Forum for Science, Industry and Business

Sponsored by:     3M 
Search our Site:

 

Boreal forest fires could release deep soil carbon

22.08.2019

Increasingly frequent and severe forest fires could burn generations-old carbon stored in the soils of boreal forests, according to results from the Arctic-Boreal Vulnerability Experiment (ABoVE) funded by NASA's Earth Science Division. Releasing this previously buried carbon into the atmosphere could change these forests' balance of carbon gain and loss, potentially accelerating warming.

Canada's Northwest Territories were scorched by record-breaking wildfires in 2014. The team of researchers from the United States and Canada took soil samples from more than 200 locations in the region.


The research team sampled more than 200 plots in the forests of Canada's Northwest Territories to see whether "legacy" carbon left over from previous fire cycles was threatened by the intense 2014 fires. They found that forests less than 60 years old and located in drier climates had a higher risk of losing legacy carbon in the fires than older, wetter forests.

Credits: NASA / Xanthe Walker, Center for Ecosystem Science and Society at Northern Arizona University

They found that for old forests (more than 70 years old) and forests in wet locations, a thick layer of organic matter in the soil protected the oldest carbon, called "legacy carbon," that was not burned in previous cycles of burn and regrowth. However, in younger, drier forests, the shallower soil organic matter layer allowed fires to reach the legacy carbon, releasing it into the atmosphere.

As Earth's northern regions grow warmer and drier due to climate change, fire seasons are getting longer and fires are becoming more severe. Boreal forests have long been thought to absorb more carbon from the atmosphere than they release into it, making them carbon "sinks."

But if bigger and more frequent fires start burning legacy carbon, these forests could start releasing more carbon than they store. Carbon dioxide is a greenhouse gas, so releasing more of it into the atmosphere could affect the balance of the global carbon cycle and contribute to climate change

Boreal forests are located in the northernmost regions of North America, Europe and Canada, and contain spruce, fir, pine, larch, aspen and birch trees. These forests store 30%-40% of all land-based carbon in the world, and most of that carbon is found in the soils. Soil-based carbon includes soil microbes; plant material made up of dead leaves, branches and stems; and both living and dead roots, as well as burned material from previous fires.

During intense fires, the organic material that contains the soil carbon can burn along with trees and plants. Older carbon deeper in the soil does not always burn in a fire, but can stay protected in the soil. The researchers called this "legacy carbon."

After observing the intensity of the 2014 fires, the team wondered if these pools of legacy carbon were at risk.

"Carbon accumulates in these soils like tree rings, with the newest carbon at the surface and the oldest carbon at the bottom," said senior author Michelle Mack, a professor at Northern Arizona University's Center for Ecosystem Science and Society. "We thought we could use this layering to see how far back in time, in the history of the forest, fires were burning."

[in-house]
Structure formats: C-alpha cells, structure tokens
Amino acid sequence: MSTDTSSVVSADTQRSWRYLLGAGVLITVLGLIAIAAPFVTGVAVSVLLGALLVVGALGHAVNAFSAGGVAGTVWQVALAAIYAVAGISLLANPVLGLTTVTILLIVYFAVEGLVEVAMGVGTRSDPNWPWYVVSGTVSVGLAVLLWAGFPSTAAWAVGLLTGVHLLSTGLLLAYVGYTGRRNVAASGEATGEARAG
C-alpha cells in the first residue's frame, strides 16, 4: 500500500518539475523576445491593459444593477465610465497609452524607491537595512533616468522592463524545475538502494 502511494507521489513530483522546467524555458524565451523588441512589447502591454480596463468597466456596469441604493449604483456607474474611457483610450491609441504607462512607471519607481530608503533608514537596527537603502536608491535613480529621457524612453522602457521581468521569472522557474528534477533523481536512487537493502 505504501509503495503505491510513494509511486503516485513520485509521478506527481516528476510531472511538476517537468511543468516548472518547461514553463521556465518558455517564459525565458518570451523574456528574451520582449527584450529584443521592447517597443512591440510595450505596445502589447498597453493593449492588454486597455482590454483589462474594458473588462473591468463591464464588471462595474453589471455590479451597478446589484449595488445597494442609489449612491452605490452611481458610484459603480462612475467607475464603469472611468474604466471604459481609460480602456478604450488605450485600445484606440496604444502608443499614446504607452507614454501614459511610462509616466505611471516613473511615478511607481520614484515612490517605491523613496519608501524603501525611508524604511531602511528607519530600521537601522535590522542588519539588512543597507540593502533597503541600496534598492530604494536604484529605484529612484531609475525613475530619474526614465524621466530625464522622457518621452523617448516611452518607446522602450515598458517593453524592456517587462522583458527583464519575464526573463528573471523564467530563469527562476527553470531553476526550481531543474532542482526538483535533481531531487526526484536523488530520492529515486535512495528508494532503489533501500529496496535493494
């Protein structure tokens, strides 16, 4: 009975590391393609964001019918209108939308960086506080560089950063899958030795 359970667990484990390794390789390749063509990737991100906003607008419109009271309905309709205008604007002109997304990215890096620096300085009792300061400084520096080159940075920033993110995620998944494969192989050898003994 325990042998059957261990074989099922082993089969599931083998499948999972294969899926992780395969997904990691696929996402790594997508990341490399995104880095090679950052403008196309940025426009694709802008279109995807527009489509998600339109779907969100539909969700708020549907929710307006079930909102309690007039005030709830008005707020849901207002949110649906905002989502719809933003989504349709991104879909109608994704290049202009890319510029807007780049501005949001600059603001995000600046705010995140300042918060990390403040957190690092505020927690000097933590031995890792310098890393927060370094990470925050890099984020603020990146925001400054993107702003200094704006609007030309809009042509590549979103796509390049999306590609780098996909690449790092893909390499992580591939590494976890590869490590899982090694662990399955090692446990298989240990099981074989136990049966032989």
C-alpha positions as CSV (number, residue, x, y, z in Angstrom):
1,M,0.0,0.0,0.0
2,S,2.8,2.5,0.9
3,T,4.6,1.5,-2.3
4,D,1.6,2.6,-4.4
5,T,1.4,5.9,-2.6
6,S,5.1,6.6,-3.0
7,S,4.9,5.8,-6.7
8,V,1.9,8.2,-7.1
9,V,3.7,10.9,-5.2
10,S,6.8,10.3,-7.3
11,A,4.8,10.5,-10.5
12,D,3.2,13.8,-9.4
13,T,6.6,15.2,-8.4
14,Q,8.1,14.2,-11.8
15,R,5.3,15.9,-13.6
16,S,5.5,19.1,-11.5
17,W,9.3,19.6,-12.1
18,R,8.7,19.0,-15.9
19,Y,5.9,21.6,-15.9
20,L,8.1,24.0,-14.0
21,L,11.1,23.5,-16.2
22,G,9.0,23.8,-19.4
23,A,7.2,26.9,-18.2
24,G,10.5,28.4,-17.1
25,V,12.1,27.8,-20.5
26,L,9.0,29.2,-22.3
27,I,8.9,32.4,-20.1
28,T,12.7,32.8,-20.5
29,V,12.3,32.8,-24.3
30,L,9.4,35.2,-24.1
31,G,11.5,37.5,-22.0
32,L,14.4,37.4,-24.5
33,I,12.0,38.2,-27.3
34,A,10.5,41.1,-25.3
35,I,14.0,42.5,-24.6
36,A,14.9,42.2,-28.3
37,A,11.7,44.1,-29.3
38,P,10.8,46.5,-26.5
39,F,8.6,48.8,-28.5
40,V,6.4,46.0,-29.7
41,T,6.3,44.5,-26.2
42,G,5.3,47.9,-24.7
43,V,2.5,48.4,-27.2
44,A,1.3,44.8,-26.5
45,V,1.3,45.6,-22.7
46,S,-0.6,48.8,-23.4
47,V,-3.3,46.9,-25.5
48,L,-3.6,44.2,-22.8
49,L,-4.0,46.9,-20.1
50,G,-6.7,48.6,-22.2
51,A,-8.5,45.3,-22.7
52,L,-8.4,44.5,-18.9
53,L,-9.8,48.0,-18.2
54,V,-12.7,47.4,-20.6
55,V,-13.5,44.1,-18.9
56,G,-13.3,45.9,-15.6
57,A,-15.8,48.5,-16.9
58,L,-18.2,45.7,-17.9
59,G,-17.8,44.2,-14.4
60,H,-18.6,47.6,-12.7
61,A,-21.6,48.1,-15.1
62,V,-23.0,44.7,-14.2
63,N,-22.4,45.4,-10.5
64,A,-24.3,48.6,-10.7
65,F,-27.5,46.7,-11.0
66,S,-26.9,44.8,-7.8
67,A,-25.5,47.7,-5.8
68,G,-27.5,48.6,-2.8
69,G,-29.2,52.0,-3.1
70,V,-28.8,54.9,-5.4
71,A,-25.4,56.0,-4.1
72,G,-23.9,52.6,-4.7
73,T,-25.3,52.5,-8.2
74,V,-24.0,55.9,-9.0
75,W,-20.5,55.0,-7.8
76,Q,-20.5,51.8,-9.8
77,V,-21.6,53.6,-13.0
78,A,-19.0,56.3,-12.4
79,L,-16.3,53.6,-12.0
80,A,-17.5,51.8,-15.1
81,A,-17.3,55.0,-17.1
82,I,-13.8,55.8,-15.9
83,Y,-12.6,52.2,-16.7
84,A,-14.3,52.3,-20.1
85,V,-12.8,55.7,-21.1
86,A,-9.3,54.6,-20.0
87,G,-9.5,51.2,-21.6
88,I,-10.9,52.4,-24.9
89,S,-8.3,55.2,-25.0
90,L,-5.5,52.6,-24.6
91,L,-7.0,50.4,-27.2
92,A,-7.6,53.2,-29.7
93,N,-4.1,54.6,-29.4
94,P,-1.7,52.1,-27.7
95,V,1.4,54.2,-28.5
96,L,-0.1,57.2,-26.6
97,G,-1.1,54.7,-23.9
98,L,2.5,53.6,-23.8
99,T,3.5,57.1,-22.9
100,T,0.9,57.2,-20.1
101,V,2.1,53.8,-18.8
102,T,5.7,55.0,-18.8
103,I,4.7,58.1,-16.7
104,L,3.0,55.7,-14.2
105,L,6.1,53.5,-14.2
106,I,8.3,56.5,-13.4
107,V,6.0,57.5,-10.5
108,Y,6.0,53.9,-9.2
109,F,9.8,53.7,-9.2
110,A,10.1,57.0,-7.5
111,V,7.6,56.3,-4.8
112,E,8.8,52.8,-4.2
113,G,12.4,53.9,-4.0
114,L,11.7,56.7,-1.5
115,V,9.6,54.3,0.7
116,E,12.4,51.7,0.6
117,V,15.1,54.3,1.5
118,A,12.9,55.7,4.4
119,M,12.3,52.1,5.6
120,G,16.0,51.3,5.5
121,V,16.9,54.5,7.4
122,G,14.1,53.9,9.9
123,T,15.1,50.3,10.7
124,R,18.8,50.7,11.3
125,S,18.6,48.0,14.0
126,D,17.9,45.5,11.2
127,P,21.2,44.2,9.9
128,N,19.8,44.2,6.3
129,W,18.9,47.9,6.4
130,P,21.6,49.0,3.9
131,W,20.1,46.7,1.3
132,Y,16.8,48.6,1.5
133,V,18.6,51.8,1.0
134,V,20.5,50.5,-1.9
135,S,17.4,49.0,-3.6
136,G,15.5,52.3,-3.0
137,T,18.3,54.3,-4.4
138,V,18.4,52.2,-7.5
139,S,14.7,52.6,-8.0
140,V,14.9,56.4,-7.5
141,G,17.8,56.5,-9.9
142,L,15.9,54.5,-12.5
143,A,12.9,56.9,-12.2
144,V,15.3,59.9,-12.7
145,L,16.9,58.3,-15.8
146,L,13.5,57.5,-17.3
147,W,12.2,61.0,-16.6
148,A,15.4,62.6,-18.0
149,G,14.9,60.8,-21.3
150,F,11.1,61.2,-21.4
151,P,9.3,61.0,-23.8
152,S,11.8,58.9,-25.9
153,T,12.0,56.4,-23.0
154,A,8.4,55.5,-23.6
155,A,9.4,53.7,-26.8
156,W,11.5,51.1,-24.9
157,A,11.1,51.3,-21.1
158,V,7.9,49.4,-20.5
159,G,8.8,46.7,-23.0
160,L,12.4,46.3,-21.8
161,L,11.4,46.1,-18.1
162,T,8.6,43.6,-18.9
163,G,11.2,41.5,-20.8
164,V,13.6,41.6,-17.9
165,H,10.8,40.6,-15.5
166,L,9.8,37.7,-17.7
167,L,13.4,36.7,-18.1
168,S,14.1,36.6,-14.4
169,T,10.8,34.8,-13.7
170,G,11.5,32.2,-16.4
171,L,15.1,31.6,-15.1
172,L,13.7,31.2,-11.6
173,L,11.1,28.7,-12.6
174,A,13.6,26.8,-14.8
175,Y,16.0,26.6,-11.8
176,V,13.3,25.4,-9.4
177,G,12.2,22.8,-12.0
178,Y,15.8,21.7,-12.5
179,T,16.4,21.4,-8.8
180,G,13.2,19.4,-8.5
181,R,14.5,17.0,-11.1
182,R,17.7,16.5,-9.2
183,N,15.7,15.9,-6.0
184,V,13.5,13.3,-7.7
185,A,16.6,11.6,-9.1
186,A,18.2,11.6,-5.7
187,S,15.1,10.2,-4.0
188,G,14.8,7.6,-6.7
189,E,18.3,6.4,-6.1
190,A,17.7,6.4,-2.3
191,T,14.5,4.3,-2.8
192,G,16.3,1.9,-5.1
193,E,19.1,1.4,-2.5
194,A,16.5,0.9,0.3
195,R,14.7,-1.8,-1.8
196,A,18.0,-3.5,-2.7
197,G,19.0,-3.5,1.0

The team measured the age of the trees, how deep in the soil the fire burned, how moist the sampled area was, and the depth of the topmost soil organic layer, composed of plant and animal matter. They also used radiocarbon dating of the soils to determine if the legacy carbon pools burned in the fire.

The team found that wetter forests and those less than 60 years old were more likely to contain legacy carbon than older, drier forests. But the ones most likely to lose that legacy carbon were the young forests in drier areas. These forests were less likely to have accumulated enough organic matter to protect the older carbon between previous fires and the 2014 fire. Almost half of the plots under 60 years old lost legacy carbon, while just one older plot did.

In total, about 12% of the forests that burned in the 2014 fires met the criteria for being vulnerable to legacy carbon loss. The researchers estimate that these forests released about 8.8 million tons of carbon as they burned, compared to the nearly 104 million tons released by all the fires.

The team said their results show that in order to understand the effects of future fires on Canada's boreal forests and the global carbon cycle, researchers must account for legacy carbon loss.

"By defining and analyzing 'legacy carbon,' this paper offers a new way to think about long-sequestered carbon stocks in boreal forests and how vulnerable they are to being burned during increasingly frequent and severe wildfires," said Brendan Rogers, a scientist at Woods Hole Research Center who co-authored the Nature study. "This tool helps us understand when burning goes 'outside the norm' from a historical perspective and begins to combust carbon stocks that survived past fires."

If wildfires do become more frequent, they could increase the number of young forests vulnerable to burning and legacy carbon loss, they added.